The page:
Babies and women may be protected against developing diabetes disease through breast feeding, according to new research. This current study states that the longer women nursed, the lower their risks of developing diabetes.

Diabetes as a medical disorder characterized by varying or persistent elevated blood sugar levels, especially due to eating, is a serious disease which symptoms are very similar for all types of diabetes.

Breast feeding is when a woman feeds a baby or a young child with milk produced from her breasts. The best thing for feeding a baby is breast milk, as experts say, if the mother does not have transmissible infections.

Although study findings are not conclusive, researchers explain that breast-feeding may change metabolism of mothers which may help keep blood sugar levels stable and make the body more sensitive to the blood sugar-regulating hormone insulin.

This theory is based on some evidence that show that in rats and humans that are breast-feeding, mothers have lower blood-sugar levels than those who did not breast-feed.

According to the study published in the Journal of the American Medical Association, women who breast-fed for at least one year were about 15 per cent less likely to develop diabetes type 2 than those who never breast-fed. For each additional year of breast-feeding, there was an additional 15 per cent decreased risk.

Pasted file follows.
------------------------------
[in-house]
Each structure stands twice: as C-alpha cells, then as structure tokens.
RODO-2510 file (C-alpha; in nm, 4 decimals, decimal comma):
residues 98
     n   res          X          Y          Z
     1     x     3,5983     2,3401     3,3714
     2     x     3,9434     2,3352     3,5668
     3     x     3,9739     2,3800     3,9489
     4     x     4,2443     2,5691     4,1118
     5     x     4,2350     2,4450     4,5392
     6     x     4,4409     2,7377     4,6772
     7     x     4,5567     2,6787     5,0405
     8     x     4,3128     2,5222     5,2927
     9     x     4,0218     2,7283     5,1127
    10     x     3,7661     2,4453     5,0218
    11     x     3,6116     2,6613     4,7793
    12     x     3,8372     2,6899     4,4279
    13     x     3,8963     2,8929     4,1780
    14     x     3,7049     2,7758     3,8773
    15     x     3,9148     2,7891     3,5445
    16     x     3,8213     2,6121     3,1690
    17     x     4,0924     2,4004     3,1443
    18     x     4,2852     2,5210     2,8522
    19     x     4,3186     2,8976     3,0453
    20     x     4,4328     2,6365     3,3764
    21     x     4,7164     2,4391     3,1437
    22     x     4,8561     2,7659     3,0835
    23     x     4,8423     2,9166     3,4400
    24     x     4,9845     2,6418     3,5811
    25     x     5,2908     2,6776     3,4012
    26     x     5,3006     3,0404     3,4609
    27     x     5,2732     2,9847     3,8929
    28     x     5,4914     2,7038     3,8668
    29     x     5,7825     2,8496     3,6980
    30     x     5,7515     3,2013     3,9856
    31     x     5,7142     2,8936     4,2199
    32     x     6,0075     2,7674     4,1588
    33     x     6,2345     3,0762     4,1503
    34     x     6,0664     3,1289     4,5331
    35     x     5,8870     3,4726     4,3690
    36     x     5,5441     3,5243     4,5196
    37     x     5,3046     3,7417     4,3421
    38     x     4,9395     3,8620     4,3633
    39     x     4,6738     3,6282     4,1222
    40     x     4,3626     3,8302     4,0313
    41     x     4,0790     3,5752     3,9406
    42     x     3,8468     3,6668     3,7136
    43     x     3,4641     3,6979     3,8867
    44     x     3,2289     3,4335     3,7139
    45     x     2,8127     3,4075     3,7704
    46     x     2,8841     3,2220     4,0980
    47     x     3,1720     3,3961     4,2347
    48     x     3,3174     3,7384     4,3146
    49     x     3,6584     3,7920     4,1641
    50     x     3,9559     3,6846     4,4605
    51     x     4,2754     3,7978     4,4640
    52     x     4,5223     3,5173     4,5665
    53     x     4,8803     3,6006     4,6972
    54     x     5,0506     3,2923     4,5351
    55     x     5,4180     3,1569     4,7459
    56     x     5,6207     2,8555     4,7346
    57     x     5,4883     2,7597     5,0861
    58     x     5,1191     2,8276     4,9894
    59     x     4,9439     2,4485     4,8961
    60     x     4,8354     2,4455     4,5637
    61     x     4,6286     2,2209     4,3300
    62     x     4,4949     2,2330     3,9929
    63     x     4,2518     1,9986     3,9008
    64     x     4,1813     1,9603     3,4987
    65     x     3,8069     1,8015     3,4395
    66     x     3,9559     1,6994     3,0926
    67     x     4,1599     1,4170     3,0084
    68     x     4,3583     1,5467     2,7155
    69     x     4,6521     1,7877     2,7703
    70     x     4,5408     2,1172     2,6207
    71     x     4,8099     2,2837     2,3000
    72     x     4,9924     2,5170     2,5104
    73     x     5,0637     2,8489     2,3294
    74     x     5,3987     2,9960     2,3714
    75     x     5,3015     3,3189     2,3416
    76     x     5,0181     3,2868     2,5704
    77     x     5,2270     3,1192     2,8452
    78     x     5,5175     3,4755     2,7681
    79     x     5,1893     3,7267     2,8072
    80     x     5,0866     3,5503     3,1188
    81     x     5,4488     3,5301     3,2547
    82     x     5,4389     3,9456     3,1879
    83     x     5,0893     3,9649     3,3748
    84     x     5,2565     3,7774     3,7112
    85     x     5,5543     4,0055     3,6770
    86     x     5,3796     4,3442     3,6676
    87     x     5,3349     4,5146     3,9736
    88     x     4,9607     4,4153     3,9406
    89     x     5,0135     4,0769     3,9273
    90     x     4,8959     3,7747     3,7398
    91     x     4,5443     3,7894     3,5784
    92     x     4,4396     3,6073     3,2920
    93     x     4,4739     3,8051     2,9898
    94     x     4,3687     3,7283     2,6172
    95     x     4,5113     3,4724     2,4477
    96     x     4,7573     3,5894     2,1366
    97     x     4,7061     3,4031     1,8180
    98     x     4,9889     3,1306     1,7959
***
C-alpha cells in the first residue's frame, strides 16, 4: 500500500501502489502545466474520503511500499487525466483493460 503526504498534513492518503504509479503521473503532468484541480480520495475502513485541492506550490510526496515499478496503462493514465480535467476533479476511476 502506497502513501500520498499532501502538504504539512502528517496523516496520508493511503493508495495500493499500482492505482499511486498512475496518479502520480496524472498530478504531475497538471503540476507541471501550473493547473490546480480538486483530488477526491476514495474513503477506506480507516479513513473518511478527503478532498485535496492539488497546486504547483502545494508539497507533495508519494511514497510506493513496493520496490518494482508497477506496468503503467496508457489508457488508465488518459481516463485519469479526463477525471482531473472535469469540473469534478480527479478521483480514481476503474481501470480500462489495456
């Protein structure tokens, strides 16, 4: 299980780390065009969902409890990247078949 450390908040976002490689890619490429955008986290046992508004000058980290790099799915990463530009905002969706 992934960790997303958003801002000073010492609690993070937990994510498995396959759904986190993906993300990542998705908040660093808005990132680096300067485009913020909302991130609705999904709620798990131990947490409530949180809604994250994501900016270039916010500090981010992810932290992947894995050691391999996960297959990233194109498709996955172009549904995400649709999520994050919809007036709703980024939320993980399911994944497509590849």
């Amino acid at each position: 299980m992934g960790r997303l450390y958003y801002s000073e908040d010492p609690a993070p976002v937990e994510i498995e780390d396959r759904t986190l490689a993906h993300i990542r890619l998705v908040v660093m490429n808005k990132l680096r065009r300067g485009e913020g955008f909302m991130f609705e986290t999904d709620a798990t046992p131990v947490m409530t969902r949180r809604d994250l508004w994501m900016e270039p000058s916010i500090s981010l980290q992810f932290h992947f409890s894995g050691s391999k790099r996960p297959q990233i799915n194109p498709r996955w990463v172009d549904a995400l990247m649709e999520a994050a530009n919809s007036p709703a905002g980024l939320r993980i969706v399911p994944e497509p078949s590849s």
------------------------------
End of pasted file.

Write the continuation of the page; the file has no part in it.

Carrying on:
A total of 157,000 nurses participated in the new study. They answered periodic health questionnaires and were followed for at least 12 years. During the study, 6,277 participants developed type 2 diabetes.

World Health Organization (WHO) infant feeding guidelines call for exclusive breastfeeding for a full 6 months, the introduction of safe and complementary foods from the sixth month of life while breastfeeding continues, and then continued breastfeeding for up to 2 years of age or beyond.
Only 5% of families of children with first degree relatives who have type 1 diabetes follow the WHO recommendations for infant feeding (Pflüger et al. 2010), and mothers with type 1 diabetes tend to breastfeed their children less than other mothers, and less than WHO recommends (Hummel et al. 2007).
While breastfeeding may or may not protect against the development of type 1 diabetes (and there is some evidence that it does), it has many other benefits to both mother and child, and should be encouraged. Possible benefits for the mother include a lower risk of metabolic syndrome and type 2 diabetes, and a lower risk of weight gain in the child.
If brreastfeeding is not possible, then parents should try not to worry about it, since the evidence is far from overwhelming that it actually does reduce the later risk of diabetes.
There was an issue loading your timed LeadBox™. Please check plugin settings.
There was an issue loading your exit LeadBox™. Please check plugin settings.